Daily Bar News

Todays Date: Click here to add this website to your favorites
  rss
Bar News Search >>>
law firm web design
Alabama
Alaska
Arizona
Arkansas
California
Colorado
Connecticut
D.C.
Delaware
Florida
Georgia
Hawaii
Idaho
Illinois
Indiana
Iowa
Kansas
Kentucky
Louisiana
Maine
Maryland
Mass.
Michigan
Minnesota
Mississippi
Missouri
Montana
Nebraska
Nevada
New Hampshire
New Jersey
New Mexico
New York
N.Carolina
N.Dakota
Ohio
Oklahoma
Oregon
Pennsylvania
Rhode Island
S.Carolina
S.Dakota
Tennessee
Texas
Utah
Vermont
Virginia
Washington
W.Virginia
Wisconsin
Wyoming
•  Law School News - Legal News


The Supreme Court on Wednesday seemed poised to overturn the conviction of former Virginia Gov. Bob McDonnell on political corruption charges and place new limits on the reach of federal bribery laws.

Justices across the ideological spectrum expressed major concerns that the laws give prosecutors too much power to criminalize the everyday acts that politician perform to help constituents.

Chief Justice John Roberts said it was "extraordinary" that dozens of former White House attorneys from Democratic and Republican administrations submitted legal papers saying that upholding McDonnell's conviction would cripple the ability of elected officials to do their jobs.

"I think it's extraordinary that those people agree on anything," Roberts said.

Justice Breyer said the law presents "a real separation of powers problem" and "puts at risk behavior that is common."

"That's a recipe for giving the Department of Justice and prosecutors enormous power over elected officials," Breyer said.

McDonnell, who was in the courtroom with his wife Maureen to watch the arguments, was convicted in 2014 of accepting more than $165,000 in gifts and loans from a wealthy businessman in exchange for promoting a dietary supplement.

At issue is a federal law that bars public officials from accepting money or gifts in exchange for "official acts." The court is expected to clarify what distinguishes bribery from the routine actions that politicians often perform as a courtesy to constituents.

But the justices struggled over how to draw that line. Both Roberts and Breyer suggested the bribery law could be considered unconstitutionally vague.




Supreme Court nominee Merrick Garland praised lawyers for their work with low-income Washingtonians Thursday in his first public remarks since his nomination last month.

Garland was on familiar turf, speaking at the federal courthouse in Washington, where he is chief judge of the appeals court.

Giving people living in poverty access to the courts is critical for society, Garland said. "Without equal justice under law," Garland said, using the phrase engraved above the entrance to the Supreme Court, "faith in the rule of the law, the foundation of our civil society, is at risk."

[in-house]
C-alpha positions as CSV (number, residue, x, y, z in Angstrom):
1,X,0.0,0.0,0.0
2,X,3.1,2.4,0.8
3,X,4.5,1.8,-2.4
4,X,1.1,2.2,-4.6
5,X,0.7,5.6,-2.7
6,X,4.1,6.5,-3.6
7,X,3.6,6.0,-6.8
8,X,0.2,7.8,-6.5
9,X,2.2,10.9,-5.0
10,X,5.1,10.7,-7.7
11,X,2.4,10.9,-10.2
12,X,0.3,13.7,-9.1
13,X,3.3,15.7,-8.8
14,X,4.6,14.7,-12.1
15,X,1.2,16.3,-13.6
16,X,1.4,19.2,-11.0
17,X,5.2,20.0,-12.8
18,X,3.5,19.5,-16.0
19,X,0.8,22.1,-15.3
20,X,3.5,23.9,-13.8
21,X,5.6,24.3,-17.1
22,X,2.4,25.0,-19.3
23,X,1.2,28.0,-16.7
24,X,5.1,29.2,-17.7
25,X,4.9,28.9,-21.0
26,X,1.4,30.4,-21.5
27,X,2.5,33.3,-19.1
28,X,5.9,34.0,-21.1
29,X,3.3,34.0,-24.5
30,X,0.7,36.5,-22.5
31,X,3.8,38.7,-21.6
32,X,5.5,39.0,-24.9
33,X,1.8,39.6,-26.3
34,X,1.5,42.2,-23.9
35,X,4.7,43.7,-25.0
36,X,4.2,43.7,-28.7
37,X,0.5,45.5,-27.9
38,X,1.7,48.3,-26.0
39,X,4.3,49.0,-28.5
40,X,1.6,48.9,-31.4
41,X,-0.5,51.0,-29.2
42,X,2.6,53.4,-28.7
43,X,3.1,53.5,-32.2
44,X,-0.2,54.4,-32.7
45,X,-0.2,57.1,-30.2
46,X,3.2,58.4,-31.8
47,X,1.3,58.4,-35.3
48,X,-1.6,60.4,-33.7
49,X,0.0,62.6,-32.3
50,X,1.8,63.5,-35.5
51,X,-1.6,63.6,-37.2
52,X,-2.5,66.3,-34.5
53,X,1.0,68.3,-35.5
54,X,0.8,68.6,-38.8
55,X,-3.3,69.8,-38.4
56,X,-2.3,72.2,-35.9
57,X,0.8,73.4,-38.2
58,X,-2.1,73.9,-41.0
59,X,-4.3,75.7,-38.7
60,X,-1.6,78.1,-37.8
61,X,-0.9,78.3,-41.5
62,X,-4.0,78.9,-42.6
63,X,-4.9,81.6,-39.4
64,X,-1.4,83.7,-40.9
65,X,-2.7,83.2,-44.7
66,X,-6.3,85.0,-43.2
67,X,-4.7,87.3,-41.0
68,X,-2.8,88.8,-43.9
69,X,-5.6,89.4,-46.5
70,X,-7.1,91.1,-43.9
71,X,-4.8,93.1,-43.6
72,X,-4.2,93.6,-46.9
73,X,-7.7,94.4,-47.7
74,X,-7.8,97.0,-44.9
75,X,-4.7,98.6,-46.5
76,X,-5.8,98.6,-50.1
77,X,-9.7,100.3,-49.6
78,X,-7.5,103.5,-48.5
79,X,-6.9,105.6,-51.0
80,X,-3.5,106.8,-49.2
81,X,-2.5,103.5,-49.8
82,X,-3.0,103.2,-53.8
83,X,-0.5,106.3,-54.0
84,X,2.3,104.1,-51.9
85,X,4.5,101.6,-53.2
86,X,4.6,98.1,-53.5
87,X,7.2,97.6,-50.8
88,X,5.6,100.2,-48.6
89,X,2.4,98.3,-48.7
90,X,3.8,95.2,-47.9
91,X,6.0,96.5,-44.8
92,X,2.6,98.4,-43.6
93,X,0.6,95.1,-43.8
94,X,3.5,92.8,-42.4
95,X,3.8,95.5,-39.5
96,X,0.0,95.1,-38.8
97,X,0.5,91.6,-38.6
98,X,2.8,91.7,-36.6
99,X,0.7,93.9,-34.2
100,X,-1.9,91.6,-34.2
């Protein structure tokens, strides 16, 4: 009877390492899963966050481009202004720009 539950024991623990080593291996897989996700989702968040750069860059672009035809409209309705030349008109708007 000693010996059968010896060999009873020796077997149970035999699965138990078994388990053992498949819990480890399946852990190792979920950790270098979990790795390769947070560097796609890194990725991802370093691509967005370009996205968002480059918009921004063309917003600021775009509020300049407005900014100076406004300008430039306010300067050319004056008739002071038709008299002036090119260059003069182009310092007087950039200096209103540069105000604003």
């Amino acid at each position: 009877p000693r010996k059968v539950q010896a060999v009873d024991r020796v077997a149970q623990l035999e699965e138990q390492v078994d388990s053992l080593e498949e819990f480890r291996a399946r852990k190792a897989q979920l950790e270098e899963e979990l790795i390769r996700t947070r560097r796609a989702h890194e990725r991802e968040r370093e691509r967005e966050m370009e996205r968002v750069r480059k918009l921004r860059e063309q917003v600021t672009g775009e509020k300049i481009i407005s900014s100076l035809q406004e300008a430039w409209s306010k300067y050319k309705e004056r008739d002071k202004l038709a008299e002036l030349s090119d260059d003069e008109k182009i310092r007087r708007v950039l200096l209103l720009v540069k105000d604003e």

Garland's nomination is stalled in the Senate, where GOP leaders say the next president should choose the replacement for the late Justice Antonin Scalia. He has met with roughly 40 senators so far, with no sign that Republicans will allow hearings on his nomination, much less a vote.

At those meetings, Garland has typically said nothing for public consumption.

His appearance Thursday was part of the White House's effort to familiarize the country with the nominee by having him speak on a noncontroversial topic, free legal assistance for the poor.





A German court says a 93-year-old former SS sergeant charged with 170,000 counts of accessory to murder on allegations he served as an Auschwitz death camp guard has been declared fit for trial.
 
The Detmold state court said Monday a doctor determined that Reinhold H., whose last name wasn't given for privacy reasons, is fit to stand trial so long as sessions are limited to two hours per day.

Defense attorneys and prosecutors now have two weeks to submit responses to the expert opinion. The court will then decide whether to open a trial.

H. is accused of being an accessory to murders at Auschwitz from January 1943 to June 1944. The suspect says he was assigned to a part of the camp not involved in the mass murders

ⓒ Daily Bar News - All Rights Reserved.

The content contained on the web site has been prepared by Daily Bar News
as a service to the internet community and is not intended to constitute legal advice or
a substitute for consultation with a licensed legal professional in a particular case or circumstance.

Law Firm Website Design by Lawyer Website Design Blog- Attorney Web Design That Works